The introduction of new government players and policy actors into the energy sector usually requires a period of relationship building for the main energy companies. It is not only appropriate for the multi-nationals,but the local players as well, to seek to connect, explain their business strategy and drivers and to (diplomatically) suggest policy areas that might need to be considered for reform, improvement, or removal, based on the experience of the company. 

It is therefore timely to revisit the sometimes-thorny issues of managing the relationship between government and our main energy players (mainly multi-nationals), which I referred to in a previous article as the "dark art" of government relations. However, at a time of change or "reset" as we have had over the last two months, I thought it useful to revisit this topic but from a different perspective - specifically to consider "what does good look like for the energy players in the matter of a relationship system with the government and regulatory agencies". There is no prescriptive frame to this since every government has different priorities, personalities and energy business issues to address over the course of its term. 

However, my assumption is that efficiency in the relationship between government and energy majors and MNC's is in the interest of both the country and the energy players, since it reduces the "transaction cost" of decision-making to both parties and ultimately leads to more informed and considered policy and commercial solutions. 

The energy agenda for the current government includes the re-negotiation of the Atlantic Train 1 supply and processing arrangement, the finalisation of a new supply contract between BPTT and NGC (the major upstream supply contract to the Pt. Lisas plants) while managing the ongoing gas shortfall, which was recently estimated to continue through to 2017. These will all require extensive and intensive interactions between the government and the main energy players. It is within this context that I believe a well thought through relationship management system between government and the energy players will be an important enabler to success in managing these issues.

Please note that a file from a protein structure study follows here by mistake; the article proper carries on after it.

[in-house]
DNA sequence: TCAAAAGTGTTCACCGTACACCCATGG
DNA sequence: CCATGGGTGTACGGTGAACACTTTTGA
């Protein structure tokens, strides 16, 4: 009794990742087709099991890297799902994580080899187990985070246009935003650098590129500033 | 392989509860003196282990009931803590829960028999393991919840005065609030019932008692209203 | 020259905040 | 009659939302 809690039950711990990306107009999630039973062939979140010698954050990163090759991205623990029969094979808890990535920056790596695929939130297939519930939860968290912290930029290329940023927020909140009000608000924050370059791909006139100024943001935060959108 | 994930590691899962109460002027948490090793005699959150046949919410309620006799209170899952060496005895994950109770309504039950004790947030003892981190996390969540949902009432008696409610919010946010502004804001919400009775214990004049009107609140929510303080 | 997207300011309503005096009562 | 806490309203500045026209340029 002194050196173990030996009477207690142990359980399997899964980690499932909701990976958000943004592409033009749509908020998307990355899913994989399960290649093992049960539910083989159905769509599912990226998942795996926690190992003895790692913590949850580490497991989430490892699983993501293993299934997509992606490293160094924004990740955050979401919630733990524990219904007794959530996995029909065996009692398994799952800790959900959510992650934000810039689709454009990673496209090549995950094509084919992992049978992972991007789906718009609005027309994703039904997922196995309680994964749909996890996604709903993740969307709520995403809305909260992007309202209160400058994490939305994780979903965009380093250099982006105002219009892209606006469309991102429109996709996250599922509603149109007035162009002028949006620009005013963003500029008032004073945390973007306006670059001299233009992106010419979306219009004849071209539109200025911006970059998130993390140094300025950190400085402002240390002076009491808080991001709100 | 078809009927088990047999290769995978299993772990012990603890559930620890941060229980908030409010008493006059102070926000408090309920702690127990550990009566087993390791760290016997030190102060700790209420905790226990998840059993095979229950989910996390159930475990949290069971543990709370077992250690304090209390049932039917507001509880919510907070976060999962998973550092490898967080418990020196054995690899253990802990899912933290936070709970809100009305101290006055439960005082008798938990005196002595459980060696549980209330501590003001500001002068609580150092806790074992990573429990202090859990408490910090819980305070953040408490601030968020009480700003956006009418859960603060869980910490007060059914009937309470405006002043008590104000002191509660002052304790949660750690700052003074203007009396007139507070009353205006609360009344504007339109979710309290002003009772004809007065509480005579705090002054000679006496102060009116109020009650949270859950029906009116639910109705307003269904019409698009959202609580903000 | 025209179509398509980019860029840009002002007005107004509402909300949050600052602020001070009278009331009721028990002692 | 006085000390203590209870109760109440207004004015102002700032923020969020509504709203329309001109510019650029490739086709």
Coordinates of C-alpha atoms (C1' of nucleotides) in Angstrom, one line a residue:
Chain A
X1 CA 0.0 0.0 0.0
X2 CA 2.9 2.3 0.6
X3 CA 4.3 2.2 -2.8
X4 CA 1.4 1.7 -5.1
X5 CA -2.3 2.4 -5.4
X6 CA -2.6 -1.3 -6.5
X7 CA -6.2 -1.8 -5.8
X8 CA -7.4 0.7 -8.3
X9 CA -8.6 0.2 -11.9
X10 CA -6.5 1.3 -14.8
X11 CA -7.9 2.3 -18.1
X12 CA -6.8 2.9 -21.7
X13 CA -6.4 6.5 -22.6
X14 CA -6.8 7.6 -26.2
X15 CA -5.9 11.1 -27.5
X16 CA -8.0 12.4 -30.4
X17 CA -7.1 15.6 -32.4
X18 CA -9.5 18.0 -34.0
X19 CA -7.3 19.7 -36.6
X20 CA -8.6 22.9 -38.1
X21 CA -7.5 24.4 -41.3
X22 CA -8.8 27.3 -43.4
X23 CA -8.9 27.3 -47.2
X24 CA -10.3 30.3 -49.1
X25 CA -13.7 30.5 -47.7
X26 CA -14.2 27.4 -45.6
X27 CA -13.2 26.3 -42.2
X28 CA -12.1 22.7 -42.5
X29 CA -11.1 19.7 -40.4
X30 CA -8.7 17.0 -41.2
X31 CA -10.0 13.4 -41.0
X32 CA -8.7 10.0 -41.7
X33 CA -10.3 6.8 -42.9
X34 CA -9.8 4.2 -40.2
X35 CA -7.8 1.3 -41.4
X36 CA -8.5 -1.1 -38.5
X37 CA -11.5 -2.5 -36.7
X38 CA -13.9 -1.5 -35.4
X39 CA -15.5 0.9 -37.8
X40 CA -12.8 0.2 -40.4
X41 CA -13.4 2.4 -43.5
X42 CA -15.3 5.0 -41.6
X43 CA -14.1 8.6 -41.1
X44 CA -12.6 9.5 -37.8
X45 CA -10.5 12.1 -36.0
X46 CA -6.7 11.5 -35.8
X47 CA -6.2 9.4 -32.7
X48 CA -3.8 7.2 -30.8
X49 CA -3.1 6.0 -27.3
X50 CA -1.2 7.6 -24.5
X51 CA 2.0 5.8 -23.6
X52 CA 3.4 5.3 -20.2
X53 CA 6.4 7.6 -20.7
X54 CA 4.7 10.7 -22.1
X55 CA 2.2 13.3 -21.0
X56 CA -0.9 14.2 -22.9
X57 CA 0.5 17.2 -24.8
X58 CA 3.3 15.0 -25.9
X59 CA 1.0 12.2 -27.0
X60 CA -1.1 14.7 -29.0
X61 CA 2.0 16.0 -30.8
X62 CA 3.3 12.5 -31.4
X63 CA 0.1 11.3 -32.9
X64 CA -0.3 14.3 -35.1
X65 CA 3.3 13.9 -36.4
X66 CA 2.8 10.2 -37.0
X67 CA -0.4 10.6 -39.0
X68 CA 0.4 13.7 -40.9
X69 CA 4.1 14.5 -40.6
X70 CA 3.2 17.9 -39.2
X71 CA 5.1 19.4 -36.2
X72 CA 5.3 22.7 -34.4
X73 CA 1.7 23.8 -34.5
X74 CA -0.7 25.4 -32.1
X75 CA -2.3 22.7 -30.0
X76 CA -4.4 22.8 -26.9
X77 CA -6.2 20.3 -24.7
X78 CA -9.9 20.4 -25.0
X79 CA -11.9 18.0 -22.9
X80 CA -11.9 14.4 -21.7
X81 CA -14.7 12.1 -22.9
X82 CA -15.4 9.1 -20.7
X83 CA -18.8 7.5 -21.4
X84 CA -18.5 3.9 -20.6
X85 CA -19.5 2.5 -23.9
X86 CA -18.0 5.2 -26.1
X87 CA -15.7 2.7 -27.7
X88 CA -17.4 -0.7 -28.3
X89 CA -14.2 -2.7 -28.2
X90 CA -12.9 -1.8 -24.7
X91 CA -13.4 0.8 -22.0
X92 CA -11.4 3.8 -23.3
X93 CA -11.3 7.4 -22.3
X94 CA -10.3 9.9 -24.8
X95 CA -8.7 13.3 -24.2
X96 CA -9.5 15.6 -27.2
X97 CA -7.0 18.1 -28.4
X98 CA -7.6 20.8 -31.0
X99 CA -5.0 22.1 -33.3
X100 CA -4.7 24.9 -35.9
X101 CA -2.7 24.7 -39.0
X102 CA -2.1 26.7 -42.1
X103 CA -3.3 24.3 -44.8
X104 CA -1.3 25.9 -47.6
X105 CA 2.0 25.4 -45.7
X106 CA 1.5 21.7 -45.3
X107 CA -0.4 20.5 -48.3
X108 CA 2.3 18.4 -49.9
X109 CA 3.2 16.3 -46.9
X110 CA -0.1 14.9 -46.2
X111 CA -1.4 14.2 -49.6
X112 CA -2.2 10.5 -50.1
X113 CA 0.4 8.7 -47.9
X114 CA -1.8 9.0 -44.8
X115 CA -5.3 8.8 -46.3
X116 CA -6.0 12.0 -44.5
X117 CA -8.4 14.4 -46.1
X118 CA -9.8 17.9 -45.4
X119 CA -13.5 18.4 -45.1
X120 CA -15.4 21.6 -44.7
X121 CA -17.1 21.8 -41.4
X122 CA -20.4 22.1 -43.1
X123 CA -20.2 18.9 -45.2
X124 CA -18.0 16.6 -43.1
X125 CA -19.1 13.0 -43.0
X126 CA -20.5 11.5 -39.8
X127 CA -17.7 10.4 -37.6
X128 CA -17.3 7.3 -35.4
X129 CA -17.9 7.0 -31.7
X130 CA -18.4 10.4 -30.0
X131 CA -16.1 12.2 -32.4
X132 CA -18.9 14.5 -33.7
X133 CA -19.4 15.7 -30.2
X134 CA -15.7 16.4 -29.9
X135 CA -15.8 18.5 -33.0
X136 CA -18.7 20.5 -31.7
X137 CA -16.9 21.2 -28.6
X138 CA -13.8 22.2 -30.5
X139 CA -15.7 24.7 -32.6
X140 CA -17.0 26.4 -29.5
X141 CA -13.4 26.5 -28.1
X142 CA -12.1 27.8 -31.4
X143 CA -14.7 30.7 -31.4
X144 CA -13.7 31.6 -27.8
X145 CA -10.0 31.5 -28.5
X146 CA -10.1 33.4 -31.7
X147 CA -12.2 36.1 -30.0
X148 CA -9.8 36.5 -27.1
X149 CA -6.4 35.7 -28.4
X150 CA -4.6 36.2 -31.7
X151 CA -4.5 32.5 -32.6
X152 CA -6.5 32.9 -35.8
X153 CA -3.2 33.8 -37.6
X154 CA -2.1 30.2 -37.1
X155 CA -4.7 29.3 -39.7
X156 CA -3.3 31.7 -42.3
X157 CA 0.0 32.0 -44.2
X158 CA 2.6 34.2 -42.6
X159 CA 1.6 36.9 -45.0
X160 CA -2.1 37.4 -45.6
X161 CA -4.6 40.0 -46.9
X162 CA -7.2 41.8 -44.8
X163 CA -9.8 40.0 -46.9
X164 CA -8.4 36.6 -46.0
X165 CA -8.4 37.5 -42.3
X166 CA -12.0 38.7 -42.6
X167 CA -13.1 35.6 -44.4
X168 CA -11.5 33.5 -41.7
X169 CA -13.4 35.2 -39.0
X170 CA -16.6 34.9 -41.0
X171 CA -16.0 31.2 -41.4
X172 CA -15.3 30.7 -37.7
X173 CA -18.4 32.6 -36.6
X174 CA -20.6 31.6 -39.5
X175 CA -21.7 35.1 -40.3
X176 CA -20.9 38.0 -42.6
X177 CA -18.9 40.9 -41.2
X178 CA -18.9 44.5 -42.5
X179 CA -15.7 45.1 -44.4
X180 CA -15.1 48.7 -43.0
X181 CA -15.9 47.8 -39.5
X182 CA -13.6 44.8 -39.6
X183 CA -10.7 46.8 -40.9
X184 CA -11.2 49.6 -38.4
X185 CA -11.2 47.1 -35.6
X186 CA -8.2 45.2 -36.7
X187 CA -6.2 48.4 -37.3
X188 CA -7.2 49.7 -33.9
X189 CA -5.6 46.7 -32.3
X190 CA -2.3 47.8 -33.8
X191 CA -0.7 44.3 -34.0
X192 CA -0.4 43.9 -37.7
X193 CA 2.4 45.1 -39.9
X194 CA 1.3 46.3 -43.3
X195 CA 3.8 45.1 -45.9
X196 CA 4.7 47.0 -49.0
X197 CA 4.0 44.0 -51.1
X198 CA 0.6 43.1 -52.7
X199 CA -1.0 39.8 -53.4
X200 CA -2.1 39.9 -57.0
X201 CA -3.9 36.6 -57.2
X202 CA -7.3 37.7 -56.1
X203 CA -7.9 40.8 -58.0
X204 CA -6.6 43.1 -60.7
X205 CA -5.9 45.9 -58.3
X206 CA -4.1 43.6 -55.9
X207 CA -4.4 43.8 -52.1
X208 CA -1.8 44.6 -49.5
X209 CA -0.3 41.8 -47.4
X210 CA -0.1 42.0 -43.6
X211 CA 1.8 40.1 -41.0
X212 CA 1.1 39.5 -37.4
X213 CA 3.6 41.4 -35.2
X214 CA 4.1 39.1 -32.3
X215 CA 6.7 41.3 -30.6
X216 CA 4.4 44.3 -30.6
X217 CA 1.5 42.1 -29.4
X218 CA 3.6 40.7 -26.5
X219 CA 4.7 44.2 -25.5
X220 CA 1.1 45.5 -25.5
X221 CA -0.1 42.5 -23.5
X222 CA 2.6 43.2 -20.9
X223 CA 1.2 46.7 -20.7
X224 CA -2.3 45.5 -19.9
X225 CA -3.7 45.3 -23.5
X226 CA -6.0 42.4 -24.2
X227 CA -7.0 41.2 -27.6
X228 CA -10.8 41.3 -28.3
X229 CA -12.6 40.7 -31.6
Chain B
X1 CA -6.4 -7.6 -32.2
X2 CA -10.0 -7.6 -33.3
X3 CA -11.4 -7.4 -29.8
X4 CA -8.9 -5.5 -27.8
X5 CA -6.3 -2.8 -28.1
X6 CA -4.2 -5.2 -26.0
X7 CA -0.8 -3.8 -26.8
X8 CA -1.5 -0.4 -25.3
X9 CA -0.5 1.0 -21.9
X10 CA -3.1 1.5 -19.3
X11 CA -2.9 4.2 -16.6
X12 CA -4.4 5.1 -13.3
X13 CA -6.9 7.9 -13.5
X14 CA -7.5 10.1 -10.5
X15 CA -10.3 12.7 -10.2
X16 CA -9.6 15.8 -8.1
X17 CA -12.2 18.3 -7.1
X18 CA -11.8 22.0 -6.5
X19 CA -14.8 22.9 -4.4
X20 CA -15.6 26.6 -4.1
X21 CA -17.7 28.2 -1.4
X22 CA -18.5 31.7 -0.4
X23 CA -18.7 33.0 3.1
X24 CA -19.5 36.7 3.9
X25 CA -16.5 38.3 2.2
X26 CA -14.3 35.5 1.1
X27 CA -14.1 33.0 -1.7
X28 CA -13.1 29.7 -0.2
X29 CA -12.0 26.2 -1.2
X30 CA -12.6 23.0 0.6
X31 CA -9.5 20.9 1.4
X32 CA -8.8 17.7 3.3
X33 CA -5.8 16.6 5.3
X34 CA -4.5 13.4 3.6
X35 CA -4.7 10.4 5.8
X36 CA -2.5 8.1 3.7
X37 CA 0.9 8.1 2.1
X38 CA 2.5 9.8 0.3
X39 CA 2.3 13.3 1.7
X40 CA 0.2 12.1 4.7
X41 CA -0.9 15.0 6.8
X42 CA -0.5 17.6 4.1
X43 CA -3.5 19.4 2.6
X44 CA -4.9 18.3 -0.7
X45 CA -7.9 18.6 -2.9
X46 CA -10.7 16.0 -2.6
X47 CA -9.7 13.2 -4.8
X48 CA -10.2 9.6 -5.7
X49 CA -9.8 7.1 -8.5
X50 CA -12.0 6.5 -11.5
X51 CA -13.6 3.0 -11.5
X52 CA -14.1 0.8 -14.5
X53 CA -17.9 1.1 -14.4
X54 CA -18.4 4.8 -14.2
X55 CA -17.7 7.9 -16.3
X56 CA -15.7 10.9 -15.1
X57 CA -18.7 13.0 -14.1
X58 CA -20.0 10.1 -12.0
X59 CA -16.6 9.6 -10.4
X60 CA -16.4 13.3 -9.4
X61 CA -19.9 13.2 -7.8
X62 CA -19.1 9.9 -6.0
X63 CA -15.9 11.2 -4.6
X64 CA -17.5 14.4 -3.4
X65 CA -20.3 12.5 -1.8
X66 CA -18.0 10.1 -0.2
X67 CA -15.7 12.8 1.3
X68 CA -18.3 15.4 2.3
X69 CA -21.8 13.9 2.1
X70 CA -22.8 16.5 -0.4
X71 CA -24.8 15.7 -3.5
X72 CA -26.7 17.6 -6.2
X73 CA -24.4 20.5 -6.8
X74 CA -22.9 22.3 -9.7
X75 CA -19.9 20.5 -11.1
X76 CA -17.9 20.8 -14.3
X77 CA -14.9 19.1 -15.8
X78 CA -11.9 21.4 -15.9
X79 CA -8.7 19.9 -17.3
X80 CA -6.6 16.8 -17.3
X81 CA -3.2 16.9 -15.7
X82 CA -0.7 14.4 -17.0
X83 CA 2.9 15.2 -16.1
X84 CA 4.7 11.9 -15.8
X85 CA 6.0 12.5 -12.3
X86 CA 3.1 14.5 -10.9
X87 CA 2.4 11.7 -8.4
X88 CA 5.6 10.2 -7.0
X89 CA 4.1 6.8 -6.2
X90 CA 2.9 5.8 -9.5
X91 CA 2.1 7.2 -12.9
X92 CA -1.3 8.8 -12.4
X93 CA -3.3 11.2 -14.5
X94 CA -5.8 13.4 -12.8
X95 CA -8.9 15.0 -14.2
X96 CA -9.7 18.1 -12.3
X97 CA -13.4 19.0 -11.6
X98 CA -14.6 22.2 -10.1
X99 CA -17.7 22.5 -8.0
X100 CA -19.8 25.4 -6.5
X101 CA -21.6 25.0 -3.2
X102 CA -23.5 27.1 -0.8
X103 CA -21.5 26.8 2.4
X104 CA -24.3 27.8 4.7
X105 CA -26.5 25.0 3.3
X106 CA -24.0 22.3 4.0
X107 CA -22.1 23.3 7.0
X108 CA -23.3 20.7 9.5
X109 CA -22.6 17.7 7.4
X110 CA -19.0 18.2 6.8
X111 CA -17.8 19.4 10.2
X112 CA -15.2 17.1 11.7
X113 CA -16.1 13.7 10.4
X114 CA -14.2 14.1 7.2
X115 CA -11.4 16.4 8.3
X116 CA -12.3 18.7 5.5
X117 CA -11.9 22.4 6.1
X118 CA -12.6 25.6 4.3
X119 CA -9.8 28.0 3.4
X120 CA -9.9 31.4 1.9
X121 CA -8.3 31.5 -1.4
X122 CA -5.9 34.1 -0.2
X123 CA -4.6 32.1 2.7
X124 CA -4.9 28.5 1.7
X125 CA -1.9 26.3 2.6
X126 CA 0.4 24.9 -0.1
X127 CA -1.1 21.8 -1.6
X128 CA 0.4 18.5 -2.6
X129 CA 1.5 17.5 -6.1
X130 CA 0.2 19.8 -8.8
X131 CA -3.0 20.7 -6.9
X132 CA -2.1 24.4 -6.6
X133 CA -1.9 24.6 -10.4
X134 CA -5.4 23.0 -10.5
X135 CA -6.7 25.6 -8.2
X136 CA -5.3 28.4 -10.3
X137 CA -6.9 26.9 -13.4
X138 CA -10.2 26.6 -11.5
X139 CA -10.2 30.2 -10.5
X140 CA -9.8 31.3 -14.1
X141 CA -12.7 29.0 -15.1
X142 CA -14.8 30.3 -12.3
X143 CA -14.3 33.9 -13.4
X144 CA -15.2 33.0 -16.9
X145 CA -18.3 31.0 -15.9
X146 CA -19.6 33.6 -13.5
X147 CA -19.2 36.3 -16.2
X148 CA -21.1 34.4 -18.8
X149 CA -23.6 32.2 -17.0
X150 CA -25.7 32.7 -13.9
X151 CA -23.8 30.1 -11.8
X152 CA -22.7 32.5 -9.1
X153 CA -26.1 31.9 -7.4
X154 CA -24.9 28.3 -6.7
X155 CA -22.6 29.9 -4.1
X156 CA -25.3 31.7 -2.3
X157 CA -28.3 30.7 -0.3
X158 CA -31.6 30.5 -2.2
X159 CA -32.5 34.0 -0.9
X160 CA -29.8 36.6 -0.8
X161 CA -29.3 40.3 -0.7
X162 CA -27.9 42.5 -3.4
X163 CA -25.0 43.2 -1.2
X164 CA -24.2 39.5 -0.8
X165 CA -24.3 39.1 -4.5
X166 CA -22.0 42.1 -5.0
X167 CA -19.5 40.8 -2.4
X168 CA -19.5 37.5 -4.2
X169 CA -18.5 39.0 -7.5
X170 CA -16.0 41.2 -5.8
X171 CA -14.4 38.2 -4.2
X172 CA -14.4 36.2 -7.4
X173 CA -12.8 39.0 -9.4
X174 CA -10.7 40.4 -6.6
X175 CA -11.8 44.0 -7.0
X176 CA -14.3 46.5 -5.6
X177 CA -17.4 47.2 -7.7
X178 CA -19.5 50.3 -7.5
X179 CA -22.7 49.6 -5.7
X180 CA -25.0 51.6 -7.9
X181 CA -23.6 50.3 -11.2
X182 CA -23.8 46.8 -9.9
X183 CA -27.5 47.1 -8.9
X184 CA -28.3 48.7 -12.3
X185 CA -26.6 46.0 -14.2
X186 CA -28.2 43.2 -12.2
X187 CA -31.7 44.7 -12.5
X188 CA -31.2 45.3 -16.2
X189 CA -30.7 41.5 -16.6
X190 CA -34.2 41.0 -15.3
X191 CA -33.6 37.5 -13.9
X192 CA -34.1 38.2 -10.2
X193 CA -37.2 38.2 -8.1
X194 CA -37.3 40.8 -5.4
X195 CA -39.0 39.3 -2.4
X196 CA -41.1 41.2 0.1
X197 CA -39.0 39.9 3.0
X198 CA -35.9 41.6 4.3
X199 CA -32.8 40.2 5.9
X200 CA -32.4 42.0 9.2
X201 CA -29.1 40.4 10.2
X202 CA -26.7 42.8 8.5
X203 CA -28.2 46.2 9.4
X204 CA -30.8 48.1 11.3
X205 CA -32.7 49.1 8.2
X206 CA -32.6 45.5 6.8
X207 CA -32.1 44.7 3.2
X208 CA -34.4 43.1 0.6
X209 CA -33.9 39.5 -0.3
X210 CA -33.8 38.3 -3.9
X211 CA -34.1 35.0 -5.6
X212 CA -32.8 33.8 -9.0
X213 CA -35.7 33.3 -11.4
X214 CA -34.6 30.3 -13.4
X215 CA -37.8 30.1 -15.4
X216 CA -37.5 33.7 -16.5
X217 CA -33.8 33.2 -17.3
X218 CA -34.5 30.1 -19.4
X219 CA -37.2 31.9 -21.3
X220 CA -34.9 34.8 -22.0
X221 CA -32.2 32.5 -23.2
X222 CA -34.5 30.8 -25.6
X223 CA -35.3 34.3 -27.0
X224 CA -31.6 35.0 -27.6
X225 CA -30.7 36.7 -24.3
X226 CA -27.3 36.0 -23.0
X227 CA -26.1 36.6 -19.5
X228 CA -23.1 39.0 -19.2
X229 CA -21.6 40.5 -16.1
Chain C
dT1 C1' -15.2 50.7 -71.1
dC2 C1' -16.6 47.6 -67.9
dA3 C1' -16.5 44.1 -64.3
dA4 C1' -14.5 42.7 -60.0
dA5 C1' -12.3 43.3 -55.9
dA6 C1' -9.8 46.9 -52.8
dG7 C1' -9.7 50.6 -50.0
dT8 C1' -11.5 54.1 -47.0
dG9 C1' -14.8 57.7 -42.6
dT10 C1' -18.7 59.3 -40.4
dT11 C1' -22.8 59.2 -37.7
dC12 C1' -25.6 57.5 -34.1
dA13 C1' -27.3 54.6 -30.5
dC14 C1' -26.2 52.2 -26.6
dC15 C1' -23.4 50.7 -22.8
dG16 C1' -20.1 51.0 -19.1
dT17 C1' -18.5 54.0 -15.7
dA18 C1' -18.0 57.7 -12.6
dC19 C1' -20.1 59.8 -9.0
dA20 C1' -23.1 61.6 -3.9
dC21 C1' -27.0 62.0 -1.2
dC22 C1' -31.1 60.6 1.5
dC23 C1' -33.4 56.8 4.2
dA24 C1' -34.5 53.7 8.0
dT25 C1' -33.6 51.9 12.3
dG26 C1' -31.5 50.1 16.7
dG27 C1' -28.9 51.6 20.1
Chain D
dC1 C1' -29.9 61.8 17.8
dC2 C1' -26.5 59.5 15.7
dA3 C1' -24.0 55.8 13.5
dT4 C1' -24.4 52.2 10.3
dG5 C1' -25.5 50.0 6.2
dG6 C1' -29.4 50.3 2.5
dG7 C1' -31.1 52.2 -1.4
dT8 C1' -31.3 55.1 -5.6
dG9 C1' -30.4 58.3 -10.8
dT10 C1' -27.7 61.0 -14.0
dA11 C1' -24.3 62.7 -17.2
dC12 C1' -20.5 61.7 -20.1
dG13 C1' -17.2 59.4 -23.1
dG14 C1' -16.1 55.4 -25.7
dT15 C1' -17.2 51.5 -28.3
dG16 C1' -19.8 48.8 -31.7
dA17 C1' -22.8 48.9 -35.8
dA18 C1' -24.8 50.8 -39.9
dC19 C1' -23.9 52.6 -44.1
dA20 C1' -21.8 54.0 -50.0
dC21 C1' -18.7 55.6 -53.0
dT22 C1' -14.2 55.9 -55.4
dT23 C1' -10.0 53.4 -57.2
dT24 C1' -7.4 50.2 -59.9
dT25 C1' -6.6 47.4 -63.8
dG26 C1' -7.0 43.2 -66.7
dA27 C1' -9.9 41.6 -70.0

In considering energy sector relationships, there are two characteristics that are of relevance; firstly, decisions related to policy or commercial issues are complex, requiring multiple points of decisions by multiple players within the government, and secondly, there is a low level of understanding amongst the public, the media and the non-energy business sector about the industry. 

I shall consider each of these in turn as it relates to an "ideal" state for energy players and MNC's with regards to its relationship with the government. 

On the first point - the complex and multi-faceted nature of the energy related policy - it is essential for clarity of accountability over the process for decision- making. In this regard, it is heartening to see that one of the first actions of the current administration was the announcement of the revitalisation of the Standing Committee (SC) on Energy, chaired by the Prime Minister and comprised of a range of ministers and technical advisors whose remit has been the consideration and deliberation of major energy issues. While its size has previously made decision- making a bit unwieldy, it does serve the essential purpose of providing a very clear focus for energy companies with regard to decision-making mechanisms, lobbying and influencing strategies. Once the SC is maintained as the main energy decision-making entity, then this “clarity of process” benefits the entire industry.